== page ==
The first fully functional version of is now published, up and running.

It uses an algorithm invented by Andrew Davenport in the early oughts (about fifteen years ago) to aggregate multiple preferences into a ranking that accurately represents the preferences of the majority. To quote the site, “Find alternatives that satisfy most.”

The series that follows is a personal story about the development of socelect.

What is preference aggregation?

socelect which vegetable

The following will help with some of the jargon necessarily used here.

  • partial order is just an ordering of things, one before the other, in which some things are equal. This is opposed to a full order in which everything comes before or after every other. You can say “broccoli before spinach before brussels sprouts before cabbage.” That is a full ordering. You can say “broccoli before spinach and brussels sprouts, and after those cabbage.” That is a partial ordering because, while you prefer broccoli to spinach and brussels sprouts, you don’t prefer either of spinach or brussels sprouts before the other. You do prefer both over cabbage.

  • preference aggregation is taking some number of individual preferences for broccoli, brussels sprouts, spinach and cabbage, and putting them together to decide which to serve as a vegetable with dinner. (Steak and potatoes all the way for the rest, and chocolate cake for desert.) Although you’re choosing one vegetable to serve, everyone knows that their second choice is as meaningful as the first, particularly if they don’t want to eat cabbage.

In another scenario you might be choosing top three, or ranking everything. The Davenport algorithm provides a partial order ranking for all of the alternatives.

When attempting to measure group preference given more than two alternatives, it is well established that asking each person to choose one, and then selecting that which gains more votes than the others (plurality), is likely to result in a selection that the majority of the group dislikes. There are many alternative systems that are better. I believe that preference aggregation is the best.

Having each individual rank the alternatives gives full information about which alternatives they prefer over others (although it doesn’t tell how much). With that, we can truly select alternatives that satisfy the most.

The parts

To make it happen required these projects:

  • A user interface for specifying partial orders.
  • An implementation of the Davenport algorithm.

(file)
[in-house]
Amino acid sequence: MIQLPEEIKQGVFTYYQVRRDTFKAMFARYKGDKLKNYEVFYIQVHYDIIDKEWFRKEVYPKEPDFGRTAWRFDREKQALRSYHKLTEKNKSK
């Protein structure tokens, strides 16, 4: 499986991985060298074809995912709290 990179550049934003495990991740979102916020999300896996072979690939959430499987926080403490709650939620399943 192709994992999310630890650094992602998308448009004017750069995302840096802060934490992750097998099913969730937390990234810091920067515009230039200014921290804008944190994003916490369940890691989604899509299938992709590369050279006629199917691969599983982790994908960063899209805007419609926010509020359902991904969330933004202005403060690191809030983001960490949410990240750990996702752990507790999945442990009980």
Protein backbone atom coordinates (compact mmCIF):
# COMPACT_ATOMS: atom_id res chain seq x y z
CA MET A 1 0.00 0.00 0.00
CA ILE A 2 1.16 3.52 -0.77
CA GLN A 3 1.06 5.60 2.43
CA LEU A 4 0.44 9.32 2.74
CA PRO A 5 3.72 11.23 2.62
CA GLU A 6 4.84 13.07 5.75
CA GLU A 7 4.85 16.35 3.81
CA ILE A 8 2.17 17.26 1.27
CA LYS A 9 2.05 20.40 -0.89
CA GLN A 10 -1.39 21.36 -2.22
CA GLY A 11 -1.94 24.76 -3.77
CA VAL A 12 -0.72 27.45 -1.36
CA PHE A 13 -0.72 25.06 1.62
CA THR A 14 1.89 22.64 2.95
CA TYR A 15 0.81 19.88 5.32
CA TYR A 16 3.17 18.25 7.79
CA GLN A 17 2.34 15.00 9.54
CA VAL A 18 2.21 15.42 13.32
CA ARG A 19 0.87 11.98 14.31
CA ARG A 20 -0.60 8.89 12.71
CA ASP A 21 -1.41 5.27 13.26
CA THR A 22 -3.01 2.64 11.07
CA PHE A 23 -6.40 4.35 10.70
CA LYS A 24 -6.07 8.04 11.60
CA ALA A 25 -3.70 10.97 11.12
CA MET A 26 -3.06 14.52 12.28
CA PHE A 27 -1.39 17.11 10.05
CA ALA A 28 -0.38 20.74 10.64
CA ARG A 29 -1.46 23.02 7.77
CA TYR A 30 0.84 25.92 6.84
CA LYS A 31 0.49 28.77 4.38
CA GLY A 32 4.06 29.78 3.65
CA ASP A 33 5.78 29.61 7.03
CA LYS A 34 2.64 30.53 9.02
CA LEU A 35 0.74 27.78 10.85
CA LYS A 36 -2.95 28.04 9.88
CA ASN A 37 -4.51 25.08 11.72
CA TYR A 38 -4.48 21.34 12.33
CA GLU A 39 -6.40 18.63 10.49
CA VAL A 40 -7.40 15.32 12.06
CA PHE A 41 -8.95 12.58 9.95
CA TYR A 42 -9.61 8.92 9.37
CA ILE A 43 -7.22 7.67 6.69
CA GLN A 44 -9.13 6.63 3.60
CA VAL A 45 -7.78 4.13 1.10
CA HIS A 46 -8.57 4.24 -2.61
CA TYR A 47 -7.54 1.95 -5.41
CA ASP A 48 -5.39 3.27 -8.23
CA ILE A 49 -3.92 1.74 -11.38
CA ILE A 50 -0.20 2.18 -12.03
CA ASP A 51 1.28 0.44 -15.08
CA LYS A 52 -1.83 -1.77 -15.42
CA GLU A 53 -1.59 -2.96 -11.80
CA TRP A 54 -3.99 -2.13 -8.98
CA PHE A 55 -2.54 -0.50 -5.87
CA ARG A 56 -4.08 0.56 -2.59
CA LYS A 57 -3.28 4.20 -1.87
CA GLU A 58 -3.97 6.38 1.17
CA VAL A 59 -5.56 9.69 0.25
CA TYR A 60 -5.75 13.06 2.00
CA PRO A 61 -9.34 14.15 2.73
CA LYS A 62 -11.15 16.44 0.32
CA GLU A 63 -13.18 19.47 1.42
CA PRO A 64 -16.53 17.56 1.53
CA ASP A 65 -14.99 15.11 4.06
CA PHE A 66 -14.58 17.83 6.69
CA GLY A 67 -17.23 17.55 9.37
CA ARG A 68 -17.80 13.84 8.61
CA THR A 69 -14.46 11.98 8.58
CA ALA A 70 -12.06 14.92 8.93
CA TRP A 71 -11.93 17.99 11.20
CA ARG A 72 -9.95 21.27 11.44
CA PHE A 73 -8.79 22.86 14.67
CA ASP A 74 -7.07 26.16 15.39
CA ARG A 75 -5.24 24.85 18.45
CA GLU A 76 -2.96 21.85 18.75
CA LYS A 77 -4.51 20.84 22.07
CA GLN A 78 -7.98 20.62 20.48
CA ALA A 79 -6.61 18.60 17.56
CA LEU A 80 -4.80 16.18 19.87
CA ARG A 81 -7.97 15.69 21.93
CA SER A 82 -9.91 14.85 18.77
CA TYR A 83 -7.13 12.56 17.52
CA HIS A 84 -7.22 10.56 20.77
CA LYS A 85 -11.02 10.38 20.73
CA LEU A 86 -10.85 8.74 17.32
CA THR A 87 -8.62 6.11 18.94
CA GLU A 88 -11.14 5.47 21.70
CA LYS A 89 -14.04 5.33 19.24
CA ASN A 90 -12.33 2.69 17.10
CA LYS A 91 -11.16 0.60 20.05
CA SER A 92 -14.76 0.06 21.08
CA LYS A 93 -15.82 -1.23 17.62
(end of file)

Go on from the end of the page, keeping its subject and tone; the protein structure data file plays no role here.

• The web site built around a database system.

Language choice

It made most sense to implement the Davenport algorithm in the C language because the C language has great compilers that make it very fast for most computers, and it needs to be very fast. Others might have chosen C++. Never did like it.

For the web site I resisted going with Elixir and Phoenix, which are new and shiny and very interesting. I also easily resisted Node.js because, well, JavaScript. PHP frameworks likewise aren’t my cup of tea or coffee. The framework I chose is Ruby on Rails. I know it well, it works well, and it still suits me. Also, Ruby plays well with C because it is itself implemented with C.

The decision to use Ruby over Node.js (JavaScript) or Elixir is in reality a big decision. Node.js and Elixir carry a very important distinction over Ruby. They have in their core an asynchronous model of execution. They enable programming hundreds or magnitudes more individual tasks in a Cirque de Soleil juggling ballet. Ruby plugs along doing one thing until it’s done. The deeper reality of these statements is a topic for another day. They don’t at all tell the real or full story.

The combination of C and Ruby meant one more project:

  • A Ruby extension library to use the C implementation of the Davenport algorithm with the Ruby code of the web site.


Some of the projects have dependencies on others. The web site depends upon the user interface. The Ruby extension depends on the Davenport implementation. After that, I had two criteria:

  • interest and motivation
  • risk mitigation

It makes sense to do the riskiest parts first, because failing these all of the other work is for naught. To me the implementation of the Davenport algorithm was the riskiest. It’s complex, and the C language can punish little mistakes with hard to solve problems.

Second after that was the user interface. User interfaces have to seem simple and it takes a lot of work to get them that way. Further, it needs to be in JavaScript because that is the programming language for web browsers. JavaScript is still a bit wild, with lots of changes to the language and the tooling around it. Some of that tooling helps with the uneven implementation of features of the language within the browsers.

For motivation, someone laid down the gauntlet by saying that I didn’t have the technical mettle to get a handle on JavaScript. Sometimes it doesn’t take much more than that– a good project and being slighted.

Up next

socelect home page

The posts that follow track development of the four projects. Hopefully, they will contain insights about how to develop software, what it’s like, and lessons learned. They will chronicle a journey, some of the choices, important crossroads, mistakes, and difficult passages.

Ride along with me a spell. Let’s see what we’ll discover. Meantime, try out Let me know what you think!